How I Modified My Joe Miller Signature Field Easel

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Having dealt with a less than satisfactory plein air easel for years, I spent hours-nay, years- researching field easels before buying a new one.  I chose the Joe Miller Signature model because:

  • it has four telescoping legs
  • it has three shelves for palettes and supplies
  • the arms are adjustable and can lay horizontally for watercolors, etc.
  • it’s pretty
  • it only weighs ten pounds
  • I like Cheap Joes, and it was on sale

However, some problems were apparent upon setting my new easel up for the first time:

  • the finish was very thin
  • two of the four legs flop out when folded up, making carrying it a pain
  • I’m just 5’5″ and the vertical position, the lower painting “shelf” goes no higher than the top of the base of the easel, which would be ideal for someone extremely short or sitting in a chair.  It’s so far below eye level that few people could comfortably paint in oil standing at this easel.  Note: Joe is a watercolorist; this wouldn’t pose a problem for someone painting on a horizontal substrate.
  • The paint storage compartment is too shallow to easily accommodate average-sized tubes of oil or acrylics.  An extra half-inch would save a lot of time and hassle in this regard.  Note: this wouldn’t be a problem for a watercolorist, as w/c paint tubes are smaller.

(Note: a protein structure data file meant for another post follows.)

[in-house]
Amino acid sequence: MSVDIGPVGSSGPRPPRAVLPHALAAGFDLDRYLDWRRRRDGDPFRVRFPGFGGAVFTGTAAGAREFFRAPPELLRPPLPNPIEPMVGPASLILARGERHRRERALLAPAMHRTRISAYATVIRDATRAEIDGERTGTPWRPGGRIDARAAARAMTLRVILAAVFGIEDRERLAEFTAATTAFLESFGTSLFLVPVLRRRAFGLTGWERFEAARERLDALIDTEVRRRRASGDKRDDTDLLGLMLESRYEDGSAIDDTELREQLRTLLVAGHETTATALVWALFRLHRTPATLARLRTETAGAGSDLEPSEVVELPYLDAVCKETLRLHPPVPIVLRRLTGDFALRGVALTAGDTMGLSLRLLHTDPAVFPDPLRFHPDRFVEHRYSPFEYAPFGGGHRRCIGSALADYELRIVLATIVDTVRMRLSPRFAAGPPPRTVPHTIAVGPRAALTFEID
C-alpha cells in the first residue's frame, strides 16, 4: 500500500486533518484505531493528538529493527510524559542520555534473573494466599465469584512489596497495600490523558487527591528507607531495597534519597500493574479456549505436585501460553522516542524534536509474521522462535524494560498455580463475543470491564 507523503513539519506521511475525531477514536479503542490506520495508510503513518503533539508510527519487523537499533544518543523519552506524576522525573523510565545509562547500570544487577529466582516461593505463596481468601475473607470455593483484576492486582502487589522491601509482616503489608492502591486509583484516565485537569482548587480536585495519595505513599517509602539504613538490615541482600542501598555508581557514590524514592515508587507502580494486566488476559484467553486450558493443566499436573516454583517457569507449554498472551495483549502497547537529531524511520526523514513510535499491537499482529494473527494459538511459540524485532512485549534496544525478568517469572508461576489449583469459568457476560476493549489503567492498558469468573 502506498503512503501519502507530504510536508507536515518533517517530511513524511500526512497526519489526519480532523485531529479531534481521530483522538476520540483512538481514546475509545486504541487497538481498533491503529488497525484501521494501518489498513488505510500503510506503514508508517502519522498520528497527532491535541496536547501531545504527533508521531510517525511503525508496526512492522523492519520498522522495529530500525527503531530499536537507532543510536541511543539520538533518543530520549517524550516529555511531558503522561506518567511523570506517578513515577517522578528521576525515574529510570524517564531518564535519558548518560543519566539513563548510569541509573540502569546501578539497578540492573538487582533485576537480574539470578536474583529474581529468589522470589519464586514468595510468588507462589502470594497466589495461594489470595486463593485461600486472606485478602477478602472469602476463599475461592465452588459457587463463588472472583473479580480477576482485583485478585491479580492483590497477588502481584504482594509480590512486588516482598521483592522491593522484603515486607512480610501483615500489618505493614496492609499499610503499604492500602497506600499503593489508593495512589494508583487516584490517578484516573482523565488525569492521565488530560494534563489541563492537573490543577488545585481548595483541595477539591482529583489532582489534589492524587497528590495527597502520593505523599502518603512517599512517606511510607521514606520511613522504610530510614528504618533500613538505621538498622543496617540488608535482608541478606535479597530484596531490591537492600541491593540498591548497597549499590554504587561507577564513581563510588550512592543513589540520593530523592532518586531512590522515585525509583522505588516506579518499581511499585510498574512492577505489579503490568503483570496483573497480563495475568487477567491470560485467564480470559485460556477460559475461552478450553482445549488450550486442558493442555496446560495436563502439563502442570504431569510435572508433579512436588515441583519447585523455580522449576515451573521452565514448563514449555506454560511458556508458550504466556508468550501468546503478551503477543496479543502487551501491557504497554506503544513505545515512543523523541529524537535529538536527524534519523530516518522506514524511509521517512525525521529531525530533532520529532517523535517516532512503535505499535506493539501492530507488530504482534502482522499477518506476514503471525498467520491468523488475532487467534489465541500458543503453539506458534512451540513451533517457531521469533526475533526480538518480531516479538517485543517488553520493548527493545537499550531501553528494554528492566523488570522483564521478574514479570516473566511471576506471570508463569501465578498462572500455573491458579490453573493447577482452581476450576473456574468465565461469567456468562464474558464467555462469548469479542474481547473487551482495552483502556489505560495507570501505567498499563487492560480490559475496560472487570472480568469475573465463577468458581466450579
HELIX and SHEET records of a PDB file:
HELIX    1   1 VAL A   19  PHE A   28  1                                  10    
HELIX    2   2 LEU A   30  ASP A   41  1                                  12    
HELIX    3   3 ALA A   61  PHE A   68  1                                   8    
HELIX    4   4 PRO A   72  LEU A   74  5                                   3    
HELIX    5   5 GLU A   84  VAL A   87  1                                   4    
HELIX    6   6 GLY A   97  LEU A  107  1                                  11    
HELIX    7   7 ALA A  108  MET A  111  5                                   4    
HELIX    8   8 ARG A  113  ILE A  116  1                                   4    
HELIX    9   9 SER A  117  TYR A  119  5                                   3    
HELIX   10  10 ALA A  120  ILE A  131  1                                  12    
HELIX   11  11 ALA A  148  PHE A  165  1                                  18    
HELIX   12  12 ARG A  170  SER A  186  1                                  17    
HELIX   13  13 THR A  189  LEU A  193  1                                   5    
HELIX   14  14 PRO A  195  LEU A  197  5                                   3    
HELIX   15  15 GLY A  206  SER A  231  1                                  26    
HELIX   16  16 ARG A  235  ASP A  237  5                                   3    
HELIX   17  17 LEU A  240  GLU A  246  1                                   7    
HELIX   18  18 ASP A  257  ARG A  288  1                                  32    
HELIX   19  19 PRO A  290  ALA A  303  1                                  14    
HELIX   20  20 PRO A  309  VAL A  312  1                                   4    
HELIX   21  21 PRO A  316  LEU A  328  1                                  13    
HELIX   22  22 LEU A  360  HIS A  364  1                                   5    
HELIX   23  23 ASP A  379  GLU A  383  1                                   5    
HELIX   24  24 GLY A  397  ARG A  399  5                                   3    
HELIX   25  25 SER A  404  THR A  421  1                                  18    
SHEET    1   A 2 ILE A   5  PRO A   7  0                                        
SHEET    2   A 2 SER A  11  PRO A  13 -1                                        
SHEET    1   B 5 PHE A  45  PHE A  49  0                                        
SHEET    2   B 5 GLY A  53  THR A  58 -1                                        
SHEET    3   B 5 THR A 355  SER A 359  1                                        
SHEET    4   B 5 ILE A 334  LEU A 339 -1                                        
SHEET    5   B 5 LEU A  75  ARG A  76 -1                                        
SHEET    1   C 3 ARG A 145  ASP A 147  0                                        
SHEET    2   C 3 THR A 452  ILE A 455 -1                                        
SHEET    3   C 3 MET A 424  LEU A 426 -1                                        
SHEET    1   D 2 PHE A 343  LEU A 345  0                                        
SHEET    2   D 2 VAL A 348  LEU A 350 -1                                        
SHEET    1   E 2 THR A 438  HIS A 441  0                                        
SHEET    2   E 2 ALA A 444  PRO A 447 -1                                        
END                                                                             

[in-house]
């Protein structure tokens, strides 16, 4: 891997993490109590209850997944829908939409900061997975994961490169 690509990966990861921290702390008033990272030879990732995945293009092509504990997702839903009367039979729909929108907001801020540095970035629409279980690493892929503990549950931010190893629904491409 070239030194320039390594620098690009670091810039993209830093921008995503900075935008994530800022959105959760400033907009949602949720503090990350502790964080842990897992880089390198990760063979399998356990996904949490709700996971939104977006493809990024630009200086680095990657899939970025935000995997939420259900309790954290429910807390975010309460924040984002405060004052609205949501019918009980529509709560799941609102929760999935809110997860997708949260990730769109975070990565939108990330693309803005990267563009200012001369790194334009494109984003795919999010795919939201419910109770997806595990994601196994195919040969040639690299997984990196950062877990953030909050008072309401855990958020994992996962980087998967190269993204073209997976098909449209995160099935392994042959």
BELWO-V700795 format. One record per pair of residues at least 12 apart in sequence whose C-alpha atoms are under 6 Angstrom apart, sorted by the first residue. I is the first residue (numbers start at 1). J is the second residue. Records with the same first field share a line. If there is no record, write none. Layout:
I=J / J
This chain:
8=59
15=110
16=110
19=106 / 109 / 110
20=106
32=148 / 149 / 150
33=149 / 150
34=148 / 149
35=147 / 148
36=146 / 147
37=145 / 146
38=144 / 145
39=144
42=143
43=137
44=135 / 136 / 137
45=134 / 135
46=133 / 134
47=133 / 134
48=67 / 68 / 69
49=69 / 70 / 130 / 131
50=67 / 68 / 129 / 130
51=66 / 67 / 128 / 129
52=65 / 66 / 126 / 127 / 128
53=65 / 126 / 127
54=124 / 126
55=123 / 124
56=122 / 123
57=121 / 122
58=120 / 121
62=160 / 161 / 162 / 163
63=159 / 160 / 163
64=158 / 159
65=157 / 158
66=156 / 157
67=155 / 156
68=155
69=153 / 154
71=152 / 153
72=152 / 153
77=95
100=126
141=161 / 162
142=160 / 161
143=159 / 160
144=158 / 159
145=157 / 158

• The sliding shelf over the afore-mentioned paint storage is wasted space; if it had a larger bottom lip, it could store something under the painting holder when folded up

First, I varnished the entire easel, inside and out, with two more coats of polyurethane to strengthen and protect the wood.

Next, I fashioned an additional painting bracket from a scrap of 1×2 pine:  I ran it through my table saw at 1/8-inch intervals through the middle of the length of wood, leaving about an 1/8 of an inch on each side.  I used a chisel to clean out the slivers of wood the table saw missed, and cut it to my desired length.  Then I ripped a smaller piece to about 1 x1/4-inch and cut it to the same length as the front piece.  I sanded, stained and drilled holes through both pieces so that two bolts would fasten the pieces on either side of the painting holder, fastening with wing nuts on the back.  This is fully adjustable, and I’ve never used the easel without it.

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I glued and screwed a thin wooden “stop” to the bottom side (when upright) of the paint storage lid/shelf so that it can hold a brush holder, which I made by sewing two strips of elastic to a piece of canvas in varying widths, then adhering it to the back of a watercolor block (thick cardboard), finishing the back with paper canvas (which could be another palette in a pinch). Now my easel holds an adequate supply of brushes and palette knives safely under the painting rack.  The wood addition keeps it from falling out when carrying the easel.  There’s also room for a fold-up car window shade if you use one, or another thin wooden palette (not pictured), which covers the brush holder.

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Next, I found some strange type of bracket at our local re-store that perfectly holds the wayward legs in place during transport.  I wish I knew what they were called, but I don’t.